For many in marketing, deploying multi-touch attribution is more of an aspiration than a current reality, but that doesn’t mean we should defer efforts to find a complete attribution solution. There are many considerations when constructing a workable model, including variations in the consumer journey based on products and categories, the impact of unmeasurable factors like word of mouth and the ceaselessly expanding choice of datasets — some valuable and some, depending on the advertiser and category, not so much.
I had the opportunity to sit down with Matthew Krepsik, Global Head of Analytics for Nielsen to talk more about facing the challenge of attribution.
Charlene Weisler: Nielsen has always been proud that they own their data. Can you talk about the new reality where Nielsen will need to go beyond their own data and partner with other data suppliers who, in turn, control their own datasets?
Matthew Krepsik: From our point of view, we have a lot of unique and valuable data, just like other suppliers with walled gardens have incredibly valuable data. What we see as the biggest opportunity is our ability to co-mingle those data sets. If we think about our constituents and our users, whether marketers or other business executives, what they really want is greater intelligence. We understand the complementary nature of all of these datasets and we can bring them together for specific use cases and help in enabling desired outcomes. This is where we generate the most value. As we think about the next generation of growth and innovation as a company, we think that the innovation stems from building across different partners. We have opened up access to our data with partners to make it easier to use and more permissible for marketers and brand owners across the value chain and in places where we don’t operate.
Weisler: How do you manage the de-duplication of data when you use other walled garden datasets?
Krepsik: There are a couple of dimensions of de-duplication around identity, around devices and around the cookie itself. So if you think about the ad model side, the ad tech really starts with the cookie. Your phone right now probably has more than 50 or 100 cookies on it. All of those cookies roll into a device. That device has to roll into other devices. So de-duplication is improving right now. Is it perfect? Not at all. But the first challenge is getting from cookies to devices and devices to people. I would say that we are getting more robust at the device level. The challenge is that they keep reinventing and updating the device. Every customer is getting a new phone. They are getting new laptops. They are getting new devices at home. Most households get new devices about every six months. So the challenge is that we have gone past the period of “build” and we have to constantly reinvest in the updating. The technology we have makes it easier to do this than ever before. The bigger challenge is de-duplicating your on-boarding data. That gives us a tremendous opportunity to get better at connecting to a digital consumer from an offline consumer. There is still a lot of work to do there.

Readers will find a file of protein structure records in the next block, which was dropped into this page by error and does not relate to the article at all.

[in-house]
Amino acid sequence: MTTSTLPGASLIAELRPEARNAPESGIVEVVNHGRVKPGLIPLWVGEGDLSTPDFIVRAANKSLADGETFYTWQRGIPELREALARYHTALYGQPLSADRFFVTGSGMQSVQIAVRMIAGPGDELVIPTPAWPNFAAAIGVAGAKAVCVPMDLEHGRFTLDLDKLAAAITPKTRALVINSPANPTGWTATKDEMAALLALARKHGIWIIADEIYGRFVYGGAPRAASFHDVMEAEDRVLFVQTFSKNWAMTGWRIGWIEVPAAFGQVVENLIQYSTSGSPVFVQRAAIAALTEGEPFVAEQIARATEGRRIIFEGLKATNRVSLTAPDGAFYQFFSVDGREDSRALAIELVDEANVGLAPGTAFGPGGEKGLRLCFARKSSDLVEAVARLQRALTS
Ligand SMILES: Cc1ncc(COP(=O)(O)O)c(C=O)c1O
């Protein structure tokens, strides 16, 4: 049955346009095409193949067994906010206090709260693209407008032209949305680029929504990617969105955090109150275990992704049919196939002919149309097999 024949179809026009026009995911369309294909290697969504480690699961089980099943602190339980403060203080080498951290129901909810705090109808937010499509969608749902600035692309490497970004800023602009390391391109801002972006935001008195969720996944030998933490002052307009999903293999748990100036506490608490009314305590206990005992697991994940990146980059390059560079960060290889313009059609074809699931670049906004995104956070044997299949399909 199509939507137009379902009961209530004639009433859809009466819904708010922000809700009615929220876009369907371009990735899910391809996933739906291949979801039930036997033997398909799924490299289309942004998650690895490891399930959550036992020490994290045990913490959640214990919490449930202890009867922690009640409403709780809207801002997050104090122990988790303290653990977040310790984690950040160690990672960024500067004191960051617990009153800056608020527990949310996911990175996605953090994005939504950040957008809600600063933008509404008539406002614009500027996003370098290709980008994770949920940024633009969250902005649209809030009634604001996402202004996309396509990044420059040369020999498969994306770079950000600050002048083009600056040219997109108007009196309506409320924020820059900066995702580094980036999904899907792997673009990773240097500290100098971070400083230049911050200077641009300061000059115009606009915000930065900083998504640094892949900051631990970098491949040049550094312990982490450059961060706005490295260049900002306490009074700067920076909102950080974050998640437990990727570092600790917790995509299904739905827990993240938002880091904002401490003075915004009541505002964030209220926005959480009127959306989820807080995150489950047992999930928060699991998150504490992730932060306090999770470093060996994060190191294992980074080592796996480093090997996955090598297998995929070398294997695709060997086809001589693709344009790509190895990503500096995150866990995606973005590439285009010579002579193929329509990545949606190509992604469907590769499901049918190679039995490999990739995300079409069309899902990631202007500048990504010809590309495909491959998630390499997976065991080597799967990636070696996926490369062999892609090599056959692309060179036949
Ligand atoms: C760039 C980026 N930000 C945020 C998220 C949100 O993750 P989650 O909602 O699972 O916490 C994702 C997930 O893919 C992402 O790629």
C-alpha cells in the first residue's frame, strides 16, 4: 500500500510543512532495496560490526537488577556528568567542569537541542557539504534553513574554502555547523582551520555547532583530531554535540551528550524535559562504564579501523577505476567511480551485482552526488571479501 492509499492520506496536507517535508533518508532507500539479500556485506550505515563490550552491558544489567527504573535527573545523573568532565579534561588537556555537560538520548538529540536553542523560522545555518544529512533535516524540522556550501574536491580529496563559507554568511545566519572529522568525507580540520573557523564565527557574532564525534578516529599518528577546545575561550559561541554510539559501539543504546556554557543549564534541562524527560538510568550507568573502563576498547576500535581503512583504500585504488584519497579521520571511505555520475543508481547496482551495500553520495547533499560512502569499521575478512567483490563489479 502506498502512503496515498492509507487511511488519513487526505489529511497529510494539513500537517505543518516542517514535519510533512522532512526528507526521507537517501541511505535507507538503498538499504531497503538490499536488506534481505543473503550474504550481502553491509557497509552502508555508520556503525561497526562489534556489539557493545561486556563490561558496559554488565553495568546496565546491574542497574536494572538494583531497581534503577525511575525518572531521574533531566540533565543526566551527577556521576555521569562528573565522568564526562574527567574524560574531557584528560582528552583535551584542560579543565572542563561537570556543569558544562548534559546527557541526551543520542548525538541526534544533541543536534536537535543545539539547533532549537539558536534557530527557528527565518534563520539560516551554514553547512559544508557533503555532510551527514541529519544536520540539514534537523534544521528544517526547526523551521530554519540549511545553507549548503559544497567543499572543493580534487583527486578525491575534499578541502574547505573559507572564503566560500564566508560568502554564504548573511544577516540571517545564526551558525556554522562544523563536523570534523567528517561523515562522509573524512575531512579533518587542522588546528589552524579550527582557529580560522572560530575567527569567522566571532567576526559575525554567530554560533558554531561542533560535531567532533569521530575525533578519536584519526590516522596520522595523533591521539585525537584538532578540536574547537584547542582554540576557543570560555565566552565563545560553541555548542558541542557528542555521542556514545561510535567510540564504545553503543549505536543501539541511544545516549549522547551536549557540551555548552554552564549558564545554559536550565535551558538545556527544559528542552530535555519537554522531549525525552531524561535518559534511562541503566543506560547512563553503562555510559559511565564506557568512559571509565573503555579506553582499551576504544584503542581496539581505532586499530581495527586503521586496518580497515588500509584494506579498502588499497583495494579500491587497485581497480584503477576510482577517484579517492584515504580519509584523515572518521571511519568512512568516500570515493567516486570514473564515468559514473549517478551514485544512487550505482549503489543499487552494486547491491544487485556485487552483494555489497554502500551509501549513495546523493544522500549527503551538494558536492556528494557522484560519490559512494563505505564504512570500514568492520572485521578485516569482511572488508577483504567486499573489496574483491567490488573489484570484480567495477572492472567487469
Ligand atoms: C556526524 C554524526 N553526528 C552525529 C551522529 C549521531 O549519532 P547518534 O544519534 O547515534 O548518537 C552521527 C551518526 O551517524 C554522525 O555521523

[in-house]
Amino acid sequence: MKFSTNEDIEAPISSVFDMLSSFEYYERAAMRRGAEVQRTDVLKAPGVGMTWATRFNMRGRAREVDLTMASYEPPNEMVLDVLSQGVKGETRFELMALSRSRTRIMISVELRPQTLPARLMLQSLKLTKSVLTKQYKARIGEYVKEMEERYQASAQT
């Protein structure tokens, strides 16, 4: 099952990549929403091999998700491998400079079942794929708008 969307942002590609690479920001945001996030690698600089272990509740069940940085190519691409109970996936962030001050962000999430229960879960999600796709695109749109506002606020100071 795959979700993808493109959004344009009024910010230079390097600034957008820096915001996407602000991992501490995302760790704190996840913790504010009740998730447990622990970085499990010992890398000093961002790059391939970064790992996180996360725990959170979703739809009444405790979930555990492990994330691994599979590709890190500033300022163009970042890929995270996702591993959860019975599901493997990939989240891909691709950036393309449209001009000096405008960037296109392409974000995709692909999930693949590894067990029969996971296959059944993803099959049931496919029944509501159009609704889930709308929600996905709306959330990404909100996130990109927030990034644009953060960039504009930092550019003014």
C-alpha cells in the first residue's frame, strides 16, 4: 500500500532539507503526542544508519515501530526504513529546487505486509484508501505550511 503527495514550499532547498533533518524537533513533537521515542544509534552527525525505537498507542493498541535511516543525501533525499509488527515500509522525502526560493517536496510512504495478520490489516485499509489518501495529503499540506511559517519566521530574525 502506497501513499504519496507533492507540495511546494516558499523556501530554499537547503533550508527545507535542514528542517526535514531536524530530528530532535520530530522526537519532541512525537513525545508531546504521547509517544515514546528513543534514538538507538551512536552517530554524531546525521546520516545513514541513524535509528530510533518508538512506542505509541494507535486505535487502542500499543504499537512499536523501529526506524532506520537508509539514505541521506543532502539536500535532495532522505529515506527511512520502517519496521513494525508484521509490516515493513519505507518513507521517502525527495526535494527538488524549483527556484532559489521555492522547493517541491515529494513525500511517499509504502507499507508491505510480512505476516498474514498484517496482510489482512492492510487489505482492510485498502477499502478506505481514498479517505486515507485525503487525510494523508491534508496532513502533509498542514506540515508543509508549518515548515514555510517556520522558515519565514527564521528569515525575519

Weisler: Looking at multi-touch attribution, where do you see it today, grading it from A to F?
Krepsik: I am going to answer this question along two dimensions. When I think about the overall need of a marketer or a CMO, I would give most attribution models a grade of D. If I think about the overall need for digital media planning, I think attribution models today are approaching a B+ / A- grade.
I say this because for a digital media manager, what you really want to know is whether this creative, or this site, or this device, or this placement working better than another one? Is this audience working better than another one? How do I make decisions and trade-offs across all of the possibilities out there? Today’s attribution models are really good at allowing digital owners to understand the cornucopia of media channels and how they can get more improvement out of them.
That being said, from an overall CMO standpoint, out of every revenue dollar that goes to the cash register, 25 cents is spent back on some form of marketing investment. Digital is only two cents of that quarter. So what they want to know is “should I be spending three cents on digital or should I be spending one cent on digital?” If you think about most attribution models today, they are not expressly measuring incrementality. They are not taking into account a lot of the “last mile” problems.
Weisler: Where do you see attribution going in the next couple of years?
Krepsik: Where I think the attribution industry has a chance to grow and where the marketing mix industry can take a step forward is bringing those two pieces together. Attribution models bring speed and granularity together and the marketing mix world offers scale and coverage. Where I see the industry going in the next two years is that both of those pieces come together; Leveraging the technology, real-time nature, and granularity in the attribution model with the scale, coverage, and sophistication of marketing mix modeling.
This article first appeared in www.MediaVillage.com